For the first two days of the conference, admission is open only to members of the publishing industry. On the third day, however, BEA welcomes members of the public, and often schedules some of its most exciting events for their arrival. This year's conference is over, but I encourage anyone who loves books and can make it to NYC to consider attending next year. And if you do plan to be there, drop me a line in the comments! I'm always happy to say hi.

Happy reading!

Image Credits:1st image – Shutterstock.com/Elena Schweitzer; 2nd image – Shutterstock.com/sahua d; 3rd image – Shutterstock.com/Vladimir Melnikov

Jolly Good Time in England

Over the Labor Day weekend I was working, but I enjoyed it. Yes, that's right. I was on my feet for 9 hours each day — but I was in England! Birmingham, to be exact. Sure, it's known more as an industrial city northwest of London, but there are quite a few things to see, do, and eat! This was our second year at the Birmingham Autumn Fair.  Peter Pauper has a UK branch run by White Pebble International, with a warehouse in Chichester, West Sussex. 

To make things easier, we stayed at the Crowne Plaza NEC, which is literally across the lake from where the Autumn Fair is held. Breakfast at the Pendigo Restaurant on the lower level makes things even easier. After that quick walk around the lake, it's off to the show. Aside from our constant Metric vs Imperial measurement issue, things run pretty smoothly during set up. So much so, that we had an extra day to explore the city of Birmingham. I did venture forth my first night and have dinner at a Gordon Ramsey-recommended establishment called Lasan. Absolutely loved it. Great modern Indian food, if you "fancy a curry." I relished every bite.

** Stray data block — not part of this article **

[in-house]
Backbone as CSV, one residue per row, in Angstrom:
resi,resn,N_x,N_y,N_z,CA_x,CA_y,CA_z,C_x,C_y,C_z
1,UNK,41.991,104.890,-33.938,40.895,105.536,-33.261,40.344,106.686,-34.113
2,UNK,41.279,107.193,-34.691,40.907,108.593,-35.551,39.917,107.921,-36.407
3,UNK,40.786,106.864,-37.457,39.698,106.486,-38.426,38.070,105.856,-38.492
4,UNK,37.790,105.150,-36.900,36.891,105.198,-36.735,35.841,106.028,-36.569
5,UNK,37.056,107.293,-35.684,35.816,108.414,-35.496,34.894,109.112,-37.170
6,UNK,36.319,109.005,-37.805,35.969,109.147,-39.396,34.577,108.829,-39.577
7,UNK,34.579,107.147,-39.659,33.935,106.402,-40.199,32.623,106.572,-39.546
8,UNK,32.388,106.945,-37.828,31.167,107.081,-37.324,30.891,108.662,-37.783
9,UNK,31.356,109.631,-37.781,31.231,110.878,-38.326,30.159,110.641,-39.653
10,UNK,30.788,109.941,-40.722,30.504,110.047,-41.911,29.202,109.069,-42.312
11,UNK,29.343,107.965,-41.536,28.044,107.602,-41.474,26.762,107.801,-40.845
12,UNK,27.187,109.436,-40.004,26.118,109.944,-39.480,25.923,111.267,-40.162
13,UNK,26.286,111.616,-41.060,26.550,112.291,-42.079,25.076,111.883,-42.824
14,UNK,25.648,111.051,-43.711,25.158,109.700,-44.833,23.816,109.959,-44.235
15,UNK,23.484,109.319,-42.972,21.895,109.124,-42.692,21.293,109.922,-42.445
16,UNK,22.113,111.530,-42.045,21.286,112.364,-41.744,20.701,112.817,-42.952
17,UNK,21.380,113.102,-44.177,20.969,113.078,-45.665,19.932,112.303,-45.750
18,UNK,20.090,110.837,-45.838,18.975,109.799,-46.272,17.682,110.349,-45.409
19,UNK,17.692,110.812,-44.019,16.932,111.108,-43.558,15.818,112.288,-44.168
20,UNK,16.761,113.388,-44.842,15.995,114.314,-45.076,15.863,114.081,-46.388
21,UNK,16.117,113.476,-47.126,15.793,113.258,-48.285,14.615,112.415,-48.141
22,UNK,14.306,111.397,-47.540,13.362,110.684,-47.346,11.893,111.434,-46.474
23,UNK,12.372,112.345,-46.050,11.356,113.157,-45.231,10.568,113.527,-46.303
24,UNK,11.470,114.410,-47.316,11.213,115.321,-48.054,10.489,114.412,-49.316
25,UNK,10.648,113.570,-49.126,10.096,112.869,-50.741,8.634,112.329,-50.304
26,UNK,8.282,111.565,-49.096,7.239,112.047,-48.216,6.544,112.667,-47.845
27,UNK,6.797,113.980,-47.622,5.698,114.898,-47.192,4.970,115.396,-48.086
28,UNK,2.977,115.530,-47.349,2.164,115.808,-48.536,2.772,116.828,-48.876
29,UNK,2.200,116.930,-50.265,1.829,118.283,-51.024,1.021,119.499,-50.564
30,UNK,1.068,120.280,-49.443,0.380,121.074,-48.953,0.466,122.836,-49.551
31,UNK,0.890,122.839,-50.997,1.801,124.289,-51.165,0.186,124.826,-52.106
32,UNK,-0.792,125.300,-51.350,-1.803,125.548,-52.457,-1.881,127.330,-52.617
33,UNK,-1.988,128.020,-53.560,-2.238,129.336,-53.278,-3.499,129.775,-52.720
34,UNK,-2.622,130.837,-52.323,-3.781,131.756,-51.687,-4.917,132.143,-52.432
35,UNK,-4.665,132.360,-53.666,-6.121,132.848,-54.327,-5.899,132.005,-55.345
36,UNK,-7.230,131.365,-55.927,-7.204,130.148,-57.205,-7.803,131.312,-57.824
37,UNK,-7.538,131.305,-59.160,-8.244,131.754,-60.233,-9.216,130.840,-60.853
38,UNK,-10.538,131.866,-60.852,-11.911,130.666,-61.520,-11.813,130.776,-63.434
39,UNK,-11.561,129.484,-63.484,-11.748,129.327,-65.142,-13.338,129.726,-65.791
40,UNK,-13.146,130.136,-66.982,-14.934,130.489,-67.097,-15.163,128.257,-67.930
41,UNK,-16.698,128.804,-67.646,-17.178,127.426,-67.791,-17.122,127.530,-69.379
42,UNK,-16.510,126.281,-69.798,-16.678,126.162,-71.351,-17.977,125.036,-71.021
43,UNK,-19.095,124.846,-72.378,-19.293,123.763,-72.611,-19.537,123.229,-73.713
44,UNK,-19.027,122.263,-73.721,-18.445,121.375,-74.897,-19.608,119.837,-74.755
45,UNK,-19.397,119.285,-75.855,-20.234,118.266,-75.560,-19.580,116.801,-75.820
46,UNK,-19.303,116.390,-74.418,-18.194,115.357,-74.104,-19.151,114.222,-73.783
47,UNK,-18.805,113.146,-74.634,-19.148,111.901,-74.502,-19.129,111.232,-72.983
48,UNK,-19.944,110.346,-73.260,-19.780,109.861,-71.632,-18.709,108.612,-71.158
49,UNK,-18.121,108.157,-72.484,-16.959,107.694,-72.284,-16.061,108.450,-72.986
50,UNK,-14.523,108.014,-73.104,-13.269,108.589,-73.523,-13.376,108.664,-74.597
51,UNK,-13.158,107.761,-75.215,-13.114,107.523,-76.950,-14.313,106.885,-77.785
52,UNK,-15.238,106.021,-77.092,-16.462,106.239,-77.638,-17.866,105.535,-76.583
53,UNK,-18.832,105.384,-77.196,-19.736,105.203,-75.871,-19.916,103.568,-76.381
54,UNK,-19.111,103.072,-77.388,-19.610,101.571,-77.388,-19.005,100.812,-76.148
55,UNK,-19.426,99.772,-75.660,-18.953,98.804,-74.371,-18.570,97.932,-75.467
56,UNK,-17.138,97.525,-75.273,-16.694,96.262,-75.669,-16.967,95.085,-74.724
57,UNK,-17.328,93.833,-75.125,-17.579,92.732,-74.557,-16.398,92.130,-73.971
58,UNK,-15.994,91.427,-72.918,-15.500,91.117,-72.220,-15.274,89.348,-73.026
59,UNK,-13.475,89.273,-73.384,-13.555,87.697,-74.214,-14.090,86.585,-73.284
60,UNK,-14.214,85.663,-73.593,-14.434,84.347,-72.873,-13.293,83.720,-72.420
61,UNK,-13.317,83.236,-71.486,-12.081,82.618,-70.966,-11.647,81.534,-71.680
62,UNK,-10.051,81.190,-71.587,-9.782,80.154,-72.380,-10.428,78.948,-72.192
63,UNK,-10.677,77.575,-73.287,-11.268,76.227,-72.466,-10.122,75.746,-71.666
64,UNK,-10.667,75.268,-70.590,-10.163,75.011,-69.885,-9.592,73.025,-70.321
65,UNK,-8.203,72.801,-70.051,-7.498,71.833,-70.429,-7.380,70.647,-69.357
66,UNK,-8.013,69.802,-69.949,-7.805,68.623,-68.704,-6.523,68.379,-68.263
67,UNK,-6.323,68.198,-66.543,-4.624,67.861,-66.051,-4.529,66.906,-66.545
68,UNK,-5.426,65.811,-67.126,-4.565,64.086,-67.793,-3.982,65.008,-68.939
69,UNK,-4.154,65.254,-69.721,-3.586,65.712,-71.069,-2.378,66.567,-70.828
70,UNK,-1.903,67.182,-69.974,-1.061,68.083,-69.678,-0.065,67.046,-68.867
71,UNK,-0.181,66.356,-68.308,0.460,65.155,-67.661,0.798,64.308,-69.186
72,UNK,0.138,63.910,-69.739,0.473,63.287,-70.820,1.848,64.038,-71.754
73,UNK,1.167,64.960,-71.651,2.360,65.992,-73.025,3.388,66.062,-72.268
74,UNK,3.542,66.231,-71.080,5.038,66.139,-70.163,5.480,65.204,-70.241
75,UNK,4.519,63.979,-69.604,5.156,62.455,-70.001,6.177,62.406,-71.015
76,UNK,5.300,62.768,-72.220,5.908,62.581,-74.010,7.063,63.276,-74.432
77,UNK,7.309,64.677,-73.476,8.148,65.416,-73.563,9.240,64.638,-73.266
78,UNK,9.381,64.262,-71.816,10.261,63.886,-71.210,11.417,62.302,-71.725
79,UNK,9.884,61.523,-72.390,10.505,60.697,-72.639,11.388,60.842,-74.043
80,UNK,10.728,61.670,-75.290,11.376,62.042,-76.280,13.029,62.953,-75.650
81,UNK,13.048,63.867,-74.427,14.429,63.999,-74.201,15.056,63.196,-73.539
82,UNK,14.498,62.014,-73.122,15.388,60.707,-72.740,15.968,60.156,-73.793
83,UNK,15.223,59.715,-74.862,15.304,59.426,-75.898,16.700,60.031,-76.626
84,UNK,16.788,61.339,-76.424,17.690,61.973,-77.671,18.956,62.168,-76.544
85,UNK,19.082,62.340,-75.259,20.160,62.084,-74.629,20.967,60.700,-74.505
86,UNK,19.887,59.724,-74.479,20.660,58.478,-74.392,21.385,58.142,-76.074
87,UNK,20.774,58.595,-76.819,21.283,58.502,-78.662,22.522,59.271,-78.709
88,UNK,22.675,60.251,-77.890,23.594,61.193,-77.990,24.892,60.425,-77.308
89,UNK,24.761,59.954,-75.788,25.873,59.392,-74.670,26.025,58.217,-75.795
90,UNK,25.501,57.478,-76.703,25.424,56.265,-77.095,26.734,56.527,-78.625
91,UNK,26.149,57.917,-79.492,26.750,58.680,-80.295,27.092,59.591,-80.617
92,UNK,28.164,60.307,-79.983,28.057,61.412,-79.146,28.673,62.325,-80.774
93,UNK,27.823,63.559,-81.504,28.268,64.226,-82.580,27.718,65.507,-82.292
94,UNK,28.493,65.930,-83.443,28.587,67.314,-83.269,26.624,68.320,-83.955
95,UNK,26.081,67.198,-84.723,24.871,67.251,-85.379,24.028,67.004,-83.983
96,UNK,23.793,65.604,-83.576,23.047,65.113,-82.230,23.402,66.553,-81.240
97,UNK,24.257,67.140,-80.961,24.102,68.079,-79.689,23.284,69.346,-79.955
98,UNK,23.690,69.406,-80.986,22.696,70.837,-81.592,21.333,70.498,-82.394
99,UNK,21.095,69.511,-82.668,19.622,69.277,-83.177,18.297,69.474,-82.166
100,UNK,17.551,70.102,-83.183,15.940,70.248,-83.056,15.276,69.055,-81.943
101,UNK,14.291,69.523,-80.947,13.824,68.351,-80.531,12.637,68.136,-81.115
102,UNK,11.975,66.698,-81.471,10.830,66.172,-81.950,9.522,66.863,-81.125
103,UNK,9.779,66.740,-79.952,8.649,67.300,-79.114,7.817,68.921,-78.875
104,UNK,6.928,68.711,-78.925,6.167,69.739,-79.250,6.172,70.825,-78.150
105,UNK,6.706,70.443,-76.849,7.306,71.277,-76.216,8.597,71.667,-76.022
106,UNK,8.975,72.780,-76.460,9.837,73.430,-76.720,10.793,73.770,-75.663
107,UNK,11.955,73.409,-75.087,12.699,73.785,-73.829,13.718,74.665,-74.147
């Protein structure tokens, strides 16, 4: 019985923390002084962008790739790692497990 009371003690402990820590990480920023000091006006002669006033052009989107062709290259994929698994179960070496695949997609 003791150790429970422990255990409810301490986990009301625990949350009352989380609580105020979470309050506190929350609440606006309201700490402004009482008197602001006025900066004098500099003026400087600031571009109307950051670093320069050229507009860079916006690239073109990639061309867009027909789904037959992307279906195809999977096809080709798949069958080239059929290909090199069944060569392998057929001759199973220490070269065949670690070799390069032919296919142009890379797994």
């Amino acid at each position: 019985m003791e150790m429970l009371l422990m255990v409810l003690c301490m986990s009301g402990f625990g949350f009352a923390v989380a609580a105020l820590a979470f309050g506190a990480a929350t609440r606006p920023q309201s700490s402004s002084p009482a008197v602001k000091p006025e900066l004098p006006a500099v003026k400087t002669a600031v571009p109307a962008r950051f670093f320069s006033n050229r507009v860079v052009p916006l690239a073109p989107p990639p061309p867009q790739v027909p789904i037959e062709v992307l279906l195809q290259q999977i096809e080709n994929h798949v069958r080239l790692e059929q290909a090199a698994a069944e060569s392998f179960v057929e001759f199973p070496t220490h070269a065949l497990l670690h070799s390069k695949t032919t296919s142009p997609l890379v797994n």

We trekked into the Bullring on Saturday to take a peek at a U.K. shopping mall. Holy cow! It was as crowded as the U.S. malls were back in the 80s — for Christmas! That was great to see. Not sure how many people were actually shopping, but the food places were certainly doing business. There were some interesting sights in that mall. Had lunch at the tasty Handmade Burger Co.

The show was a success! And a new journal and bookmark combo was the hit of the show. More about those — later.